Hiding Messages In Magnets

Magnets have always been fun, particularly since the super-powerful neodymium type became readily available. You can stack them up, pull them apart, or, if you really want, use them for something practical. Now [Adric] has shown us a new use for them entirely – by writing hidden messages on them.

It’s a remarkably simple hack, but ingenious all the same. [Adric] was pretty sure that the Quelab hackerspace laser wasn’t powerful enough to cut or etch a nickel-plated neodymium magnet. However, they suspected it would have just enough power to heat localised parts of the magnet above the Curie temperature, where the magnetic properties of the material break down.

Thus, the laser cutter was set up to run a few passes over some neodymium magnets. By placing a magnetic viewing film over the magnet, it’s possible to make the etched pattern visible. There was also some incidental visible marking of the magnet surface, which [Adric] thinks is due to the tape applied to the magnet before the laser processing.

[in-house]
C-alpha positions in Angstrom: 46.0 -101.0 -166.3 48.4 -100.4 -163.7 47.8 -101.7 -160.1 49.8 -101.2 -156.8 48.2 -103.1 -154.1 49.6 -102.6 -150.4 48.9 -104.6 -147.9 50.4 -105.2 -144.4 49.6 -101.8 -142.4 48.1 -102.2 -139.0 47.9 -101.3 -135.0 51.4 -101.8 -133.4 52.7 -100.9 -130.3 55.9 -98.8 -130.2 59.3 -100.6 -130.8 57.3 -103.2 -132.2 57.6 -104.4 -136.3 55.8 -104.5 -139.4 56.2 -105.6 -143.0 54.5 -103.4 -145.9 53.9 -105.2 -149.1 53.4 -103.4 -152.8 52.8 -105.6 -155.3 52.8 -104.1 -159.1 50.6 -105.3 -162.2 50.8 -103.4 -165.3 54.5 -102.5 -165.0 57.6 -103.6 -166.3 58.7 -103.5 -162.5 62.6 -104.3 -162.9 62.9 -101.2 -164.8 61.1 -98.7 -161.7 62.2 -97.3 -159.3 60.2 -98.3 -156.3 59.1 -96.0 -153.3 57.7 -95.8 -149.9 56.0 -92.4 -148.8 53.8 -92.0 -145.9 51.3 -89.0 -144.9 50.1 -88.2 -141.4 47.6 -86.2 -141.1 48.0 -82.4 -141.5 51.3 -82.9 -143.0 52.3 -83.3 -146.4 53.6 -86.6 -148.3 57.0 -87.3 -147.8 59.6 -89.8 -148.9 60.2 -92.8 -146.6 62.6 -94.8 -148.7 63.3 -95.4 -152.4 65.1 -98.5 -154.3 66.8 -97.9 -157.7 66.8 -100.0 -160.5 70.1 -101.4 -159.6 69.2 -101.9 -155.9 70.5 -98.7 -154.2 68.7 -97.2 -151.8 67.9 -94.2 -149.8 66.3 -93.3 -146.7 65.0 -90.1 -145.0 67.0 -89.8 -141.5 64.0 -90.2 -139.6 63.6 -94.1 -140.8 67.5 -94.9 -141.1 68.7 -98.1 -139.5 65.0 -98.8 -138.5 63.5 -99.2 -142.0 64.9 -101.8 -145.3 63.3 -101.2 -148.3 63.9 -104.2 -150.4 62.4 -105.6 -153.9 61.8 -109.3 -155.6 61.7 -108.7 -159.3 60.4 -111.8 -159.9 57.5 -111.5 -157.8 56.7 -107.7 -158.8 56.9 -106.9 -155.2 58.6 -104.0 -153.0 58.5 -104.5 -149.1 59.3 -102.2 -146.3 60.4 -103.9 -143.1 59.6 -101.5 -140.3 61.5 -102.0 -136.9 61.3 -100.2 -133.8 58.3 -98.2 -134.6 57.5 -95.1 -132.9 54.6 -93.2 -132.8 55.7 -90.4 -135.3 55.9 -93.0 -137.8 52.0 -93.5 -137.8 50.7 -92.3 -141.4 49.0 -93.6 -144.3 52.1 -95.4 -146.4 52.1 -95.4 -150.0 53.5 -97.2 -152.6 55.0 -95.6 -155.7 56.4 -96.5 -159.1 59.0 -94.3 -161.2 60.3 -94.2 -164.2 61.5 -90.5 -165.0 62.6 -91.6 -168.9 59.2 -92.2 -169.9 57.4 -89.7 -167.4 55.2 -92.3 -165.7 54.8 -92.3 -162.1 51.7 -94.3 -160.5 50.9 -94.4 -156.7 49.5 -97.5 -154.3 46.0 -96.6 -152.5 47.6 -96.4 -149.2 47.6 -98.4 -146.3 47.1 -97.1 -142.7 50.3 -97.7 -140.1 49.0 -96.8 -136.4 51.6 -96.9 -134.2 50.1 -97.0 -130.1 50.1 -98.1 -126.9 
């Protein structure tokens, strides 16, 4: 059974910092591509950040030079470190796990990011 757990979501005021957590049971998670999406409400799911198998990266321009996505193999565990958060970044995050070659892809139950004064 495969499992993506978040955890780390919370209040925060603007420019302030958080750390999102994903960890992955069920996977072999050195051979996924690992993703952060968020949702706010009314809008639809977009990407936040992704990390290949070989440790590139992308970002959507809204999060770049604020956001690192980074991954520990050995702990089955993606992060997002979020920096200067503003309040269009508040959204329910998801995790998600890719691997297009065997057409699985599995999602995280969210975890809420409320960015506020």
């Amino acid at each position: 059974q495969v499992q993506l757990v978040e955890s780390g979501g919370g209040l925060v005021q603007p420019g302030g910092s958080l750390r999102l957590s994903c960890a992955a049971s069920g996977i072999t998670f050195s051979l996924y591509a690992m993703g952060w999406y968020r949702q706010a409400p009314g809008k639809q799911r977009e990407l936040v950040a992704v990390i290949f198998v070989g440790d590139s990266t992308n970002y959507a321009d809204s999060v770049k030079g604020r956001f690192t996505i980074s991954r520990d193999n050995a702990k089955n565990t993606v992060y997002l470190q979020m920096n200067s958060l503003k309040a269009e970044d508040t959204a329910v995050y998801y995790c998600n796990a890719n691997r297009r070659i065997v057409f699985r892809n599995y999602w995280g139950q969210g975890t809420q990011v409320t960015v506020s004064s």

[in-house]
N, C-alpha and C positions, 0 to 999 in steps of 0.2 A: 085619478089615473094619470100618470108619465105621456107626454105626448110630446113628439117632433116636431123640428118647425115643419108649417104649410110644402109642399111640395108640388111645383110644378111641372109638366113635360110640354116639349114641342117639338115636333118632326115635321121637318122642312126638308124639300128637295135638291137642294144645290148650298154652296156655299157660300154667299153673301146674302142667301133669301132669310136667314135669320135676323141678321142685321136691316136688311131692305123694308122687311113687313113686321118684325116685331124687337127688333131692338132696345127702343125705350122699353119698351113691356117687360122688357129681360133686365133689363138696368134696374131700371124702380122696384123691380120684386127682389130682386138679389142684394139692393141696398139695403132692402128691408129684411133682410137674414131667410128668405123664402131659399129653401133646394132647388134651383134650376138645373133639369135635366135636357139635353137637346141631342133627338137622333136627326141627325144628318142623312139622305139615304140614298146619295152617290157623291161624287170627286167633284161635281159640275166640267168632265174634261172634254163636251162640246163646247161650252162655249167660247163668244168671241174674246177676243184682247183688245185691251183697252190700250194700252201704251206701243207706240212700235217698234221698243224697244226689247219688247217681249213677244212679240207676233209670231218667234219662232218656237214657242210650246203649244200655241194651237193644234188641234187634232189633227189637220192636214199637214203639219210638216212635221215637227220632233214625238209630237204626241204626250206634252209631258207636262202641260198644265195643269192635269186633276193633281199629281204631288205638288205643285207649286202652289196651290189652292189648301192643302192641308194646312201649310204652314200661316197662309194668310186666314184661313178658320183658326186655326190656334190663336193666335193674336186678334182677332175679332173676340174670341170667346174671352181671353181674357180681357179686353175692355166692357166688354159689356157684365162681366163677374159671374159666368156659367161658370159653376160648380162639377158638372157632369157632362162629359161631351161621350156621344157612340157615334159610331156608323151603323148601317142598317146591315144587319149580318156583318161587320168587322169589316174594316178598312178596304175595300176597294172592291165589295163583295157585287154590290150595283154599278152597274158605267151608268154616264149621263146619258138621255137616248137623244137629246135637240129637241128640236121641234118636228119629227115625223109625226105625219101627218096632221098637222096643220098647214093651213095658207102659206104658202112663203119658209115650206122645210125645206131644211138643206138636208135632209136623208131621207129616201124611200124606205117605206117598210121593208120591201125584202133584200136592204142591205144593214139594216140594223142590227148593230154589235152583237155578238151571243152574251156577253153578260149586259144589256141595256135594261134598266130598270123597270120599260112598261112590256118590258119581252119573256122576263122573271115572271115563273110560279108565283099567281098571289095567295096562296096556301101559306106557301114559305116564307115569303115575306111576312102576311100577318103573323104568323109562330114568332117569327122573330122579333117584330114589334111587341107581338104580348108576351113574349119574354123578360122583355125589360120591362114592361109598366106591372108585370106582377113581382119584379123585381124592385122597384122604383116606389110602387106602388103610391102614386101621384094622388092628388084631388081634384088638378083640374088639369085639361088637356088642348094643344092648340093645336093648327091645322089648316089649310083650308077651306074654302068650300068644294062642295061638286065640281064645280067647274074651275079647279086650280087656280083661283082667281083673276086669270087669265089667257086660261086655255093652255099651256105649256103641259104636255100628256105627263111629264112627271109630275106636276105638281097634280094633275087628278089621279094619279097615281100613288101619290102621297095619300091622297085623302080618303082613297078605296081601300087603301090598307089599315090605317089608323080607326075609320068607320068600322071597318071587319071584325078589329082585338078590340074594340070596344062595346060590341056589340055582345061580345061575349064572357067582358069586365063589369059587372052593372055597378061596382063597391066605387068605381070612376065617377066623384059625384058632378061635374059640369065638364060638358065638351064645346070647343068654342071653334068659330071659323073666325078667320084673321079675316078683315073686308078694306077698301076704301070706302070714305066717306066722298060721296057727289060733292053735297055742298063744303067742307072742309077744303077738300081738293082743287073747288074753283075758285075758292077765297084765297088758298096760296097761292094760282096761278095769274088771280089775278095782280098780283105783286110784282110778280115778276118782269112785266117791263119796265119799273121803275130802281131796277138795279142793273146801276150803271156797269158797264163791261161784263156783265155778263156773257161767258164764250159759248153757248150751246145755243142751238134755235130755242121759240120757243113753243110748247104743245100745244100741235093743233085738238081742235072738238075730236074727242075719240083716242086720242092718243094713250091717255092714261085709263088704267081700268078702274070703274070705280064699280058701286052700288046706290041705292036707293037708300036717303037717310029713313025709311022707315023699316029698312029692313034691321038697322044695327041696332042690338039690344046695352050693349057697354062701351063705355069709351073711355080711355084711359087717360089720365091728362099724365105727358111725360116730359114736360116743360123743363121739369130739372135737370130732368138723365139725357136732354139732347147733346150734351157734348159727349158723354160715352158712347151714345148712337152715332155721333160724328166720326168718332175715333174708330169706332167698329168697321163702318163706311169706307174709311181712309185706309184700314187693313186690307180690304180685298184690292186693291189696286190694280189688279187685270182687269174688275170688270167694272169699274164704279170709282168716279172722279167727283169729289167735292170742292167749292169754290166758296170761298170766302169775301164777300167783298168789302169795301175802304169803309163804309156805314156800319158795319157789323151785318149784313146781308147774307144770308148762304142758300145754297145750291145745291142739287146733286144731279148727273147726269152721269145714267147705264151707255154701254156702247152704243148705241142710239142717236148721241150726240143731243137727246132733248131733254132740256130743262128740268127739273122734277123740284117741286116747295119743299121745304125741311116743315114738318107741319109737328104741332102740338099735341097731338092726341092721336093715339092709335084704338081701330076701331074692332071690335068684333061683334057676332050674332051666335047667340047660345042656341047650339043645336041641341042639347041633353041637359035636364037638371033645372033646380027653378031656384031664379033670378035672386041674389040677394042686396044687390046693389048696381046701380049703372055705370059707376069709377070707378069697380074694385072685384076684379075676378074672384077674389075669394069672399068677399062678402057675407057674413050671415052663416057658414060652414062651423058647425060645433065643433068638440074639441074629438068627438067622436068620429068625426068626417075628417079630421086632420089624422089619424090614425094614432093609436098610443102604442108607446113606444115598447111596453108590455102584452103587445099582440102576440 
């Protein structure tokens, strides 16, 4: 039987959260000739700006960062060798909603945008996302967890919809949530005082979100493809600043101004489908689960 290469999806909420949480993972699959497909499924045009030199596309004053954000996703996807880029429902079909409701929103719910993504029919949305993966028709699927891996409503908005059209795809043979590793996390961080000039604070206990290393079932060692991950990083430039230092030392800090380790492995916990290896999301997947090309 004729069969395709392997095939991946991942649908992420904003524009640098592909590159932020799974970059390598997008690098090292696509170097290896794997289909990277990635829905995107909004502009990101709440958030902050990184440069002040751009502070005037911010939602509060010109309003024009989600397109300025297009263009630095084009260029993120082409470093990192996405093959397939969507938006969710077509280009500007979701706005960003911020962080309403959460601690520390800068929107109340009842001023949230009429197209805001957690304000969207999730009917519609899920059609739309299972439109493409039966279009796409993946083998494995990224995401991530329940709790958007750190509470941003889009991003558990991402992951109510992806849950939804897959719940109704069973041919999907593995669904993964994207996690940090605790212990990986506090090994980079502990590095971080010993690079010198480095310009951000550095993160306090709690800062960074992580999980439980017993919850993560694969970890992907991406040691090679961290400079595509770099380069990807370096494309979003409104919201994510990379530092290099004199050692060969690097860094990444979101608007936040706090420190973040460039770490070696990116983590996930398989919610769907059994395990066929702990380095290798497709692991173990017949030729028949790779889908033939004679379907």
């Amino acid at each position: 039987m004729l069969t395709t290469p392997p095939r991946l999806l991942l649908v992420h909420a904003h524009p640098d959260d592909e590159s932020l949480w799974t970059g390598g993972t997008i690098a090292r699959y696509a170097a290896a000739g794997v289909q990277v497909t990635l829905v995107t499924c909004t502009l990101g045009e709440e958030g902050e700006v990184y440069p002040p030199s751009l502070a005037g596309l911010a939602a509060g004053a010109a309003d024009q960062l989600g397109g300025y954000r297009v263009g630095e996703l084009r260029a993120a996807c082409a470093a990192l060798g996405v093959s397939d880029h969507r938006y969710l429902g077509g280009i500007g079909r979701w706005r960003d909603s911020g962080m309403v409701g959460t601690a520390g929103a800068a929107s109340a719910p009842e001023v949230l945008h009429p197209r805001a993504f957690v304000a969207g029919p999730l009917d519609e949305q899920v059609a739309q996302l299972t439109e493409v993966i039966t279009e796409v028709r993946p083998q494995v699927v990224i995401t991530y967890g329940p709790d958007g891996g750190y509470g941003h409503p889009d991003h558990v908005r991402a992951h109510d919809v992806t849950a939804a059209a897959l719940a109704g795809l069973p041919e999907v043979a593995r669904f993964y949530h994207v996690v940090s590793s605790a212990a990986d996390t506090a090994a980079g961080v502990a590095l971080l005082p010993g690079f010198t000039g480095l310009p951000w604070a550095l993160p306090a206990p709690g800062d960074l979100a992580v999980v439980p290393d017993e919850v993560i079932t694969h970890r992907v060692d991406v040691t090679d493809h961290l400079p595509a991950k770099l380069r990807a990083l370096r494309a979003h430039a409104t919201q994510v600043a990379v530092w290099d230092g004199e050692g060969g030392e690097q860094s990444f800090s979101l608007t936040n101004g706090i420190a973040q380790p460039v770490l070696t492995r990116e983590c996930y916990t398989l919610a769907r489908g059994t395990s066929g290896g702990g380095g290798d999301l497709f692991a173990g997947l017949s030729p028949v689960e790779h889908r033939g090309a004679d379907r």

For those of you operating spy rings in deep cover, you’ve now got a new way to send them secret messages. Just be sure to check in with the local postal service as to their policies regarding giant magnets in the post. Then you can contemplate whether you have the ability to sense magnetic fields.

Hidden Messages In Audio

[Alex] tiped us off about the evil sounding noises coming from http://www.thedarkknightrises.com/. when you go there your pretty much greeted with a wav file and if you have a quick eye on the status bar its pretty easy to get the direct link to the file and download it. Thats all great, but why would you want to?

Well if you play back the file in a program that supports spectrograms (like audacity) you will find that there is a twitter hash hidden within the audio spectrum, that presents itself as plain text in a pretty well rendered font. Of course this leads you to another part of the site where yet another puzzle awaits you.

While this is all an interesting way to stir up buzz about the upcoming (Batman) movie, we found hiding plain text in an audio file pretty wild, though its been done before or better such as the post we had not too long ago about Ham’s packing QR codes in a similar way.